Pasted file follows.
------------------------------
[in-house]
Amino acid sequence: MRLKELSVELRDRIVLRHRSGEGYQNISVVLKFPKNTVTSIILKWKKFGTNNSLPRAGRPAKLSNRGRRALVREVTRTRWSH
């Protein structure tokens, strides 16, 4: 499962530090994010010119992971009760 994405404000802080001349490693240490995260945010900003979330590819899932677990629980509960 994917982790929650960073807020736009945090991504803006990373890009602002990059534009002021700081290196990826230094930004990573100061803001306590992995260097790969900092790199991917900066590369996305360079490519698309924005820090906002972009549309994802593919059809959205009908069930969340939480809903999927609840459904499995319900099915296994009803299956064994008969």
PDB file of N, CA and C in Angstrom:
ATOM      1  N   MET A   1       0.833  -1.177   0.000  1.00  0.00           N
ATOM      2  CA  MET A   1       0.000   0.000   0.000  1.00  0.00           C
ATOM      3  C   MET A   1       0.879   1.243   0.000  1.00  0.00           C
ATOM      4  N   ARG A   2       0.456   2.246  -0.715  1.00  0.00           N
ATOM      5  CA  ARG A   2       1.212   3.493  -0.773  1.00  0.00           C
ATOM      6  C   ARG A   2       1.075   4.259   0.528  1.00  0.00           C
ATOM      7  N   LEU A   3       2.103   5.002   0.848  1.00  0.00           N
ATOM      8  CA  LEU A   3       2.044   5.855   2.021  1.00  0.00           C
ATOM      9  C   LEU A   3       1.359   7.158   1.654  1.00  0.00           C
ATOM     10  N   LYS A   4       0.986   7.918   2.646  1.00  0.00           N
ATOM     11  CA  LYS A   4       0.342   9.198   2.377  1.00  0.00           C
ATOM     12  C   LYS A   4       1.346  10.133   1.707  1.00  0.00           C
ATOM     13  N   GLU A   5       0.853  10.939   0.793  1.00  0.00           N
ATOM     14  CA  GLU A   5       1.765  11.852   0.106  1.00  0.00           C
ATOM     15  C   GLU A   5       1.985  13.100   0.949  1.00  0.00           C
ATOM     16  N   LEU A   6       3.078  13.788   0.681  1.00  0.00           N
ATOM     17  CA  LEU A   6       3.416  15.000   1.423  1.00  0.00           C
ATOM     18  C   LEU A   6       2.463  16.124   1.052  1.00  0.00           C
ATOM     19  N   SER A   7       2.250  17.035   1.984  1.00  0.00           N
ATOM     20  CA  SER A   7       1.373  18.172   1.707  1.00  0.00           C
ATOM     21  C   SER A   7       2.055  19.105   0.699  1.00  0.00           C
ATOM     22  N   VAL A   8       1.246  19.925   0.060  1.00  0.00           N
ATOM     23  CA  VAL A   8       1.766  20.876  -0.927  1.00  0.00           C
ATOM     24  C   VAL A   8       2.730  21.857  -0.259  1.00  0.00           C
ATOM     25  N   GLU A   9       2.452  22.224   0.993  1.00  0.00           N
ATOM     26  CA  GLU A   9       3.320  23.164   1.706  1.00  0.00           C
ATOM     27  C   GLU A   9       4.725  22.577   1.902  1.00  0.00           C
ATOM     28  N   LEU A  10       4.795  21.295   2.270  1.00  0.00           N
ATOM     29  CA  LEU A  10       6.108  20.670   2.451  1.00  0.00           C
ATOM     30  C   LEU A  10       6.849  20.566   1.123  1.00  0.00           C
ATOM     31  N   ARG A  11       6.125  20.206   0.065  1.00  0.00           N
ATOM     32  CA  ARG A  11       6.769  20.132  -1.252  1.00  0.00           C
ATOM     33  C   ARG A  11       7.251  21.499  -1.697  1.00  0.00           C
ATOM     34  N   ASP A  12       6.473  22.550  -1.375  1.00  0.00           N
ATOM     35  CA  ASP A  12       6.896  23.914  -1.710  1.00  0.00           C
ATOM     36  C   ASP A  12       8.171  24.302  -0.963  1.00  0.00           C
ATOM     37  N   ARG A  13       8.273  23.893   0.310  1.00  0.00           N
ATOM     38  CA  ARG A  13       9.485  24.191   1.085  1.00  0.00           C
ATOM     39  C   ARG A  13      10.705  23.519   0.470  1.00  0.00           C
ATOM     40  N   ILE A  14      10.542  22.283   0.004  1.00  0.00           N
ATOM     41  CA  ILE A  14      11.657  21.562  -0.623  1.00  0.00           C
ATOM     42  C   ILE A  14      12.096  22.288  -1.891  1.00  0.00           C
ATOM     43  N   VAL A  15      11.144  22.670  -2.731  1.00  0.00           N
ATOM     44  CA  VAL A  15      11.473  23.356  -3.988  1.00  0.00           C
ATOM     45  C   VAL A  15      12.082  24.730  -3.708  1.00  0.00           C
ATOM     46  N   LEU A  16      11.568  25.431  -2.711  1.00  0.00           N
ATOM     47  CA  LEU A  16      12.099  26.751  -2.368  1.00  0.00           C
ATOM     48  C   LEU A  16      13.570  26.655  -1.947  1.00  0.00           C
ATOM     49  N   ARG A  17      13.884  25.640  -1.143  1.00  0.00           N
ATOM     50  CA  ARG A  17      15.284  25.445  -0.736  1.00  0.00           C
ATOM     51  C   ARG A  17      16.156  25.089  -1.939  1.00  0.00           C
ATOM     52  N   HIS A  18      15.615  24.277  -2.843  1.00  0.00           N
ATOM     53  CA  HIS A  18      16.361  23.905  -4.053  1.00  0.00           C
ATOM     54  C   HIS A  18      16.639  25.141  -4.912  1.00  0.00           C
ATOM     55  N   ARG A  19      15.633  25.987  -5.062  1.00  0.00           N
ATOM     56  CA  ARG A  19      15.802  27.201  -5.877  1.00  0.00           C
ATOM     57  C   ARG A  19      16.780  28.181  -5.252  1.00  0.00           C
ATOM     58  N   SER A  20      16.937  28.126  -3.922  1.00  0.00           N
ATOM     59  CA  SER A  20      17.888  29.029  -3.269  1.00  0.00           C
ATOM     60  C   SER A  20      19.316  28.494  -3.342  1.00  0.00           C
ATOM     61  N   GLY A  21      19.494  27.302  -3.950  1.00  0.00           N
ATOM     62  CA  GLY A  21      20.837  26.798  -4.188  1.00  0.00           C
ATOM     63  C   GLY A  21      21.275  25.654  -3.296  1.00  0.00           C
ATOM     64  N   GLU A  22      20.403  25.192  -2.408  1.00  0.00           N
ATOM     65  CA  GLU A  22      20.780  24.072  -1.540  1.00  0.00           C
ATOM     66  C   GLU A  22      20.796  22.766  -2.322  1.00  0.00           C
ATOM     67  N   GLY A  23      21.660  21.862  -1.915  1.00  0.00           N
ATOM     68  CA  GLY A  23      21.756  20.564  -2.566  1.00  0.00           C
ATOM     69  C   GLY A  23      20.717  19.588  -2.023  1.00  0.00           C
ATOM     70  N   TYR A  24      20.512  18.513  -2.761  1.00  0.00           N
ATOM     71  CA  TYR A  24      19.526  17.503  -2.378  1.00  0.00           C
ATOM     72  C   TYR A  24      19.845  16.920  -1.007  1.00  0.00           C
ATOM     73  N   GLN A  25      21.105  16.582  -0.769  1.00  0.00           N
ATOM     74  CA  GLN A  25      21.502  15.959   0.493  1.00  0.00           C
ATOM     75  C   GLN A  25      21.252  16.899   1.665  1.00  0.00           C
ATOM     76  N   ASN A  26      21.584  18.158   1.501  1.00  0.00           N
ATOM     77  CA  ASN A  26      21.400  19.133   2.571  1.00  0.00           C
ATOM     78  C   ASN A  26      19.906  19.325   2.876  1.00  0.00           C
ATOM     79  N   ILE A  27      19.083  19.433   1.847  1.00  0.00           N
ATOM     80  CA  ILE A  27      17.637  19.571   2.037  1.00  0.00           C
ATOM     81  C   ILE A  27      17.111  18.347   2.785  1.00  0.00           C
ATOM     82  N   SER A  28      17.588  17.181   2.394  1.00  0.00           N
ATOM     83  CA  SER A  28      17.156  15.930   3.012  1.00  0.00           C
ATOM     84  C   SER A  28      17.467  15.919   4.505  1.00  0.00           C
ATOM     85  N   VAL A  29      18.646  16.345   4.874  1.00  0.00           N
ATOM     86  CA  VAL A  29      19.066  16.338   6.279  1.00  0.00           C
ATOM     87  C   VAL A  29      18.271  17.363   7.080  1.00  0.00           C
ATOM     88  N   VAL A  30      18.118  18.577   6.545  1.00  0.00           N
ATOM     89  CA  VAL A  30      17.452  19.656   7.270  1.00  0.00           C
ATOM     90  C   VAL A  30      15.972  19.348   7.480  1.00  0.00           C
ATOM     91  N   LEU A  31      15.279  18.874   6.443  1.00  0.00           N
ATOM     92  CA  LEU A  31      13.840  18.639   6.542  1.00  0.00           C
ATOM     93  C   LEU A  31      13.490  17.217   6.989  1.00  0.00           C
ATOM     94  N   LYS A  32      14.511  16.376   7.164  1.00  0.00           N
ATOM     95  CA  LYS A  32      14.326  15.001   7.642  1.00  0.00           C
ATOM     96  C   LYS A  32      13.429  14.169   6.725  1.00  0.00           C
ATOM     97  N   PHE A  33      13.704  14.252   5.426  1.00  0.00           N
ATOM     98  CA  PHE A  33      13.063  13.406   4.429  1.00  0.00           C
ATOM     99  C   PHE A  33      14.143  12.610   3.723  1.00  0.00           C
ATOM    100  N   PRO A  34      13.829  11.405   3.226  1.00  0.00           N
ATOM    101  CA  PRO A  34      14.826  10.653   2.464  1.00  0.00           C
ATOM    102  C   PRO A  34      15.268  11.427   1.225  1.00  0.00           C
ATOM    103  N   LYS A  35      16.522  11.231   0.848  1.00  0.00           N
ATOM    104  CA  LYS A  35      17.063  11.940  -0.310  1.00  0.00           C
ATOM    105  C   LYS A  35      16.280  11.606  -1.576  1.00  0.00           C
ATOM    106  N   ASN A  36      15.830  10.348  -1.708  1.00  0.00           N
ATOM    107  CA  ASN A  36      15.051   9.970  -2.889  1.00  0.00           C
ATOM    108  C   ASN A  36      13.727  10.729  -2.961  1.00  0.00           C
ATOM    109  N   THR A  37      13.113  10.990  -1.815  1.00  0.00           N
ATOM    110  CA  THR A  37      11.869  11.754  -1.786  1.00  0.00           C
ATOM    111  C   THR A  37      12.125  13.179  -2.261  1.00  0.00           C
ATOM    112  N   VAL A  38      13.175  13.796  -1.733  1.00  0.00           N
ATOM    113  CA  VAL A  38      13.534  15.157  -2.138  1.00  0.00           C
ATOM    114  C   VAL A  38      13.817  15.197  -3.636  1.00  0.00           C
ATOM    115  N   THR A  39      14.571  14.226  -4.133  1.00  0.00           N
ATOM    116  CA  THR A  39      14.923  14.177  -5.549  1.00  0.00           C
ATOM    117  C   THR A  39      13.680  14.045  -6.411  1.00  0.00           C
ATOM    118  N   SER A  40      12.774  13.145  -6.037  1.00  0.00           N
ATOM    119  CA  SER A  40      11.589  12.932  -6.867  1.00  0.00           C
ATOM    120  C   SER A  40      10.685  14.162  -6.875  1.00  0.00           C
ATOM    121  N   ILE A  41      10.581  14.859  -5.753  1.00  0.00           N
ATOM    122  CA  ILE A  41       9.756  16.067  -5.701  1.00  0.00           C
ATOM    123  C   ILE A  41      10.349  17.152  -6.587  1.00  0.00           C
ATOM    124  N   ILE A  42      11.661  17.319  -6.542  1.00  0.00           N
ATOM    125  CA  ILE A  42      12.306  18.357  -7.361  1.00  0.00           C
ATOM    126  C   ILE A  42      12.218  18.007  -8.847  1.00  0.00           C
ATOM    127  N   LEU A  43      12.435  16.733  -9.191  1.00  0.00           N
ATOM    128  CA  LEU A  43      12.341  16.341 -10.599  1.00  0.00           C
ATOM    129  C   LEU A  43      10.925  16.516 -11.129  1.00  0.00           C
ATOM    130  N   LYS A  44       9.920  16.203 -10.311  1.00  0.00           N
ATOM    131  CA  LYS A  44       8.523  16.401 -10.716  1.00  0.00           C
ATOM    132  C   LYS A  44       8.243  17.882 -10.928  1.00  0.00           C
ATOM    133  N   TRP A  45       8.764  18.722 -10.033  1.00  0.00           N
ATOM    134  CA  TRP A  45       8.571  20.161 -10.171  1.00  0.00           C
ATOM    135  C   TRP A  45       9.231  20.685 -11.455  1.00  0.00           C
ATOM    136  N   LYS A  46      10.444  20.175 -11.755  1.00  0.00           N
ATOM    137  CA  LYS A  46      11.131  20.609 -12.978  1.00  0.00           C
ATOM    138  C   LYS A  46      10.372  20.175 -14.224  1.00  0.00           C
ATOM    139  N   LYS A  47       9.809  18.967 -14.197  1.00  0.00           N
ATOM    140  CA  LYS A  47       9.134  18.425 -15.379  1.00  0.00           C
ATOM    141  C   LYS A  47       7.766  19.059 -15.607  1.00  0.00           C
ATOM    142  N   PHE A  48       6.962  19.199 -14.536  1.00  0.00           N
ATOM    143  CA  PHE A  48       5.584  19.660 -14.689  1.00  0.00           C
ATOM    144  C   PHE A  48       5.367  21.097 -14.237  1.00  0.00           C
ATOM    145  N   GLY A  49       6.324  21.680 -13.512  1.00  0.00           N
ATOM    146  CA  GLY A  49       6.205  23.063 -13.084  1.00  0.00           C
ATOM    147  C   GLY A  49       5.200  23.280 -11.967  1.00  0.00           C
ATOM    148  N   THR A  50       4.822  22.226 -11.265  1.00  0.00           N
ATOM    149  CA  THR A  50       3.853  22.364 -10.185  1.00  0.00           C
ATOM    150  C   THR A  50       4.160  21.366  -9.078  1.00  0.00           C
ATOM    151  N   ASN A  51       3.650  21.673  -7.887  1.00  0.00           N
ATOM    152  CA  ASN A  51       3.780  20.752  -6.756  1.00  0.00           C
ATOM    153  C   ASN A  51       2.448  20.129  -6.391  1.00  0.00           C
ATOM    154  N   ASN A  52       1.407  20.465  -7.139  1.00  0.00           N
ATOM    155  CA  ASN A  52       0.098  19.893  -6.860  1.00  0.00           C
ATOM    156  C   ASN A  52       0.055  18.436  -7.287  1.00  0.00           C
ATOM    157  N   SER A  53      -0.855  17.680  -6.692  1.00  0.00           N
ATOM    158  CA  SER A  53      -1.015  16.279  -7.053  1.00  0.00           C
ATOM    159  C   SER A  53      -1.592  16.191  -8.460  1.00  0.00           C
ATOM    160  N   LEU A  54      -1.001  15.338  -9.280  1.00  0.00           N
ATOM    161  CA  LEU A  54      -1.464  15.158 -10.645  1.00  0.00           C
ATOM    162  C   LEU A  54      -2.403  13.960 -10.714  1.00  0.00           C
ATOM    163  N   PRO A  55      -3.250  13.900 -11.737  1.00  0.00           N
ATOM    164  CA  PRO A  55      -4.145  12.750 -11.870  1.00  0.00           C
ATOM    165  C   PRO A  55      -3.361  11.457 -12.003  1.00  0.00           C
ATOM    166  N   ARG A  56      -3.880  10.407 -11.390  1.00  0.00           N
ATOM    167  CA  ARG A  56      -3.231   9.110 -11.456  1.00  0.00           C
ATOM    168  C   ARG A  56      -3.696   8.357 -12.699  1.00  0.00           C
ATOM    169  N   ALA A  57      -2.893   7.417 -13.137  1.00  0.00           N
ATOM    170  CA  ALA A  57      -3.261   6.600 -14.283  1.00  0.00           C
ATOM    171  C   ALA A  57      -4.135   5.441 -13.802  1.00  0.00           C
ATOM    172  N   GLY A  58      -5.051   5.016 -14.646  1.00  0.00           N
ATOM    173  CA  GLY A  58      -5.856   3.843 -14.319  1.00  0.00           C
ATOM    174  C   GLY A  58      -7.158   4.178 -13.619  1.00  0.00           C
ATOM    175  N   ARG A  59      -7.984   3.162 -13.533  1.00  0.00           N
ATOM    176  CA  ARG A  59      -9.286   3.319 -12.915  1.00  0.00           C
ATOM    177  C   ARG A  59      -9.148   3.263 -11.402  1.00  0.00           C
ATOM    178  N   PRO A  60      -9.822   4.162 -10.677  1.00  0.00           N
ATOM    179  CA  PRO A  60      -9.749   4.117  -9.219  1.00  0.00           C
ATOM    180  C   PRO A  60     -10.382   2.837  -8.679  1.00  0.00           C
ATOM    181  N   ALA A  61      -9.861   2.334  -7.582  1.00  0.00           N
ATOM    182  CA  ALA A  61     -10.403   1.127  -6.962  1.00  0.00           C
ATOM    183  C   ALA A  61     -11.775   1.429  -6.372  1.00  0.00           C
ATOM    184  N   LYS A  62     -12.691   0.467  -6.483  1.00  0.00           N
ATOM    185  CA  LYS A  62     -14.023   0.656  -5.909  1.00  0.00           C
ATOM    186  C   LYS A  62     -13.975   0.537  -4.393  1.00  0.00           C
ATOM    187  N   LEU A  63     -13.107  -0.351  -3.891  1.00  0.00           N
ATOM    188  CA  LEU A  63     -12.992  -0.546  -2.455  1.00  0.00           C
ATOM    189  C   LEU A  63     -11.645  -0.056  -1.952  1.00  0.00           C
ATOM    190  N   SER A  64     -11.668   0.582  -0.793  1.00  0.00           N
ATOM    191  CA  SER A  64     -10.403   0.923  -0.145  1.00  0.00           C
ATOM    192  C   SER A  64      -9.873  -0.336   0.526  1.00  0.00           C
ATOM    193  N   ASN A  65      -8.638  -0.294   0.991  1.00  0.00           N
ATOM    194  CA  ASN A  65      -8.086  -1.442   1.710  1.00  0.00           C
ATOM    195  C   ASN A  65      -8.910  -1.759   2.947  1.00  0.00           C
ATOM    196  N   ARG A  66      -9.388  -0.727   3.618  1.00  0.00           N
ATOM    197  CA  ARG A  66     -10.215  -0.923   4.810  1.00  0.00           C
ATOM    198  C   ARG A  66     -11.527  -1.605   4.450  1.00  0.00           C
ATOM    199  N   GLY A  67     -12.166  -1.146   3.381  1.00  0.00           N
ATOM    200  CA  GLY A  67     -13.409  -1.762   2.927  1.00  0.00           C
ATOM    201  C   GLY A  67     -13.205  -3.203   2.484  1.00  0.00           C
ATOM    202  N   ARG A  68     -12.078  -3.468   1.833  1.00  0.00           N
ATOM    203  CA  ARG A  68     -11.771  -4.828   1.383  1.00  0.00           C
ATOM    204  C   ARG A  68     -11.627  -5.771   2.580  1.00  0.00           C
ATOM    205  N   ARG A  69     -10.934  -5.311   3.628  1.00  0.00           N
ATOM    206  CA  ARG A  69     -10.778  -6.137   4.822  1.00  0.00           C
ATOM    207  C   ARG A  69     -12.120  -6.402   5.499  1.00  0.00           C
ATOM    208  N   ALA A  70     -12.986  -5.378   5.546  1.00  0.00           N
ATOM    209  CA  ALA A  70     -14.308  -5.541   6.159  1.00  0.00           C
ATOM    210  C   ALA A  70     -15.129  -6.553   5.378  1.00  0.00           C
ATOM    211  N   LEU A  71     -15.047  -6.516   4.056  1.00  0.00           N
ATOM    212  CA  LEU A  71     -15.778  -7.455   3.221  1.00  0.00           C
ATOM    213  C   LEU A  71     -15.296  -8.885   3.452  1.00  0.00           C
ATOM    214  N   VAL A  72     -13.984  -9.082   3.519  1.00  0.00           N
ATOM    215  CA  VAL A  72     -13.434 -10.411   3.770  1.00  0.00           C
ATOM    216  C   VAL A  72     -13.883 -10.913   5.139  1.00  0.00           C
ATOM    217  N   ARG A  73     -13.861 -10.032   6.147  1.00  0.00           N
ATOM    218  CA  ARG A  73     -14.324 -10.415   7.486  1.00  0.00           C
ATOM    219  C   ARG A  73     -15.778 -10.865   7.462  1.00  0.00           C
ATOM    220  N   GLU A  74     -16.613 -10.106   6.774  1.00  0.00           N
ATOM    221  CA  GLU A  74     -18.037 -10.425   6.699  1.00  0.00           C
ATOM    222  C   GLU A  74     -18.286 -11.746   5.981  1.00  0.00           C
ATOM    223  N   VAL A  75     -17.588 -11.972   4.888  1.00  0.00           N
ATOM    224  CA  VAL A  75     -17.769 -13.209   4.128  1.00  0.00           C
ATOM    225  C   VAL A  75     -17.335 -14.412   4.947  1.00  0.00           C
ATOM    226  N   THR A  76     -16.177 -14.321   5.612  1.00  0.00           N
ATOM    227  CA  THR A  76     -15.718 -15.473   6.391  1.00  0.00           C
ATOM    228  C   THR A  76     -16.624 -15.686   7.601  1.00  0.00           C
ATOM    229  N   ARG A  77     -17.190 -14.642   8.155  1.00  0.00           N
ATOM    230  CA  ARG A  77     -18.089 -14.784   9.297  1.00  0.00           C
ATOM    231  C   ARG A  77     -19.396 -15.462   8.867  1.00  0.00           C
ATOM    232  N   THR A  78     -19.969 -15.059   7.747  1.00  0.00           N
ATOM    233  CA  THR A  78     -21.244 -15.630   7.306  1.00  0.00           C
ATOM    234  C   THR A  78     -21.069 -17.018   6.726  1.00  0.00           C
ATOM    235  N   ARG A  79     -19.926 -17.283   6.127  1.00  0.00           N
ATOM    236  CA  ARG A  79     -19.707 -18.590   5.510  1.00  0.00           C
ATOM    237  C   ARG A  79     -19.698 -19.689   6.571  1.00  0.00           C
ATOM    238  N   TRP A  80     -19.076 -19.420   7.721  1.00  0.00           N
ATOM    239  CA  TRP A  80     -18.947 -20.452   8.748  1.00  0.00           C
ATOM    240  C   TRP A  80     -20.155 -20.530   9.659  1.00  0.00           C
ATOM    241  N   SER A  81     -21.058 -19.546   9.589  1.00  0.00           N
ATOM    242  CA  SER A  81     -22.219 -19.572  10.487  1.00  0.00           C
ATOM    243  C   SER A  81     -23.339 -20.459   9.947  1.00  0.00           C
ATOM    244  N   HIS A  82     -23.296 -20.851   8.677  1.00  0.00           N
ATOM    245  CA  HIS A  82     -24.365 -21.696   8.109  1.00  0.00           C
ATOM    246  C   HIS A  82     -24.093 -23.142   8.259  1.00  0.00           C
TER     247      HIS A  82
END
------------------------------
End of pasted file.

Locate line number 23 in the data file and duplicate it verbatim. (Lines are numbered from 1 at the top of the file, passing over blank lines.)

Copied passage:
ATOM     19  N   SER A   7       2.250  17.035   1.984  1.00  0.00           N